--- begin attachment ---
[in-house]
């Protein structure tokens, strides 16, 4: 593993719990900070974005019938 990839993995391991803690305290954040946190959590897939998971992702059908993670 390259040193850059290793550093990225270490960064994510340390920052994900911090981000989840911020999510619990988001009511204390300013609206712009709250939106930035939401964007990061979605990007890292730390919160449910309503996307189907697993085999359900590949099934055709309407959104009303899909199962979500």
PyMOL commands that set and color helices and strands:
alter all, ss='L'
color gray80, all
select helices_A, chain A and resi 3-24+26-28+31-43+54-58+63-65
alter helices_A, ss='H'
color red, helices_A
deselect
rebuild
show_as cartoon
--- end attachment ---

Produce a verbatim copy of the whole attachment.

[in-house]
């Protein structure tokens, strides 16, 4: 593993719990900070974005019938 990839993995391991803690305290954040946190959590897939998971992702059908993670 390259040193850059290793550093990225270490960064994510340390920052994900911090981000989840911020999510619990988001009511204390300013609206712009709250939106930035939401964007990061979605990007890292730390919160449910309503996307189907697993085999359900590949099934055709309407959104009303899909199962979500």
PyMOL commands that set and color helices and strands:
alter all, ss='L'
color gray80, all
select helices_A, chain A and resi 3-24+26-28+31-43+54-58+63-65
alter helices_A, ss='H'
color red, helices_A
deselect
rebuild
show_as cartoon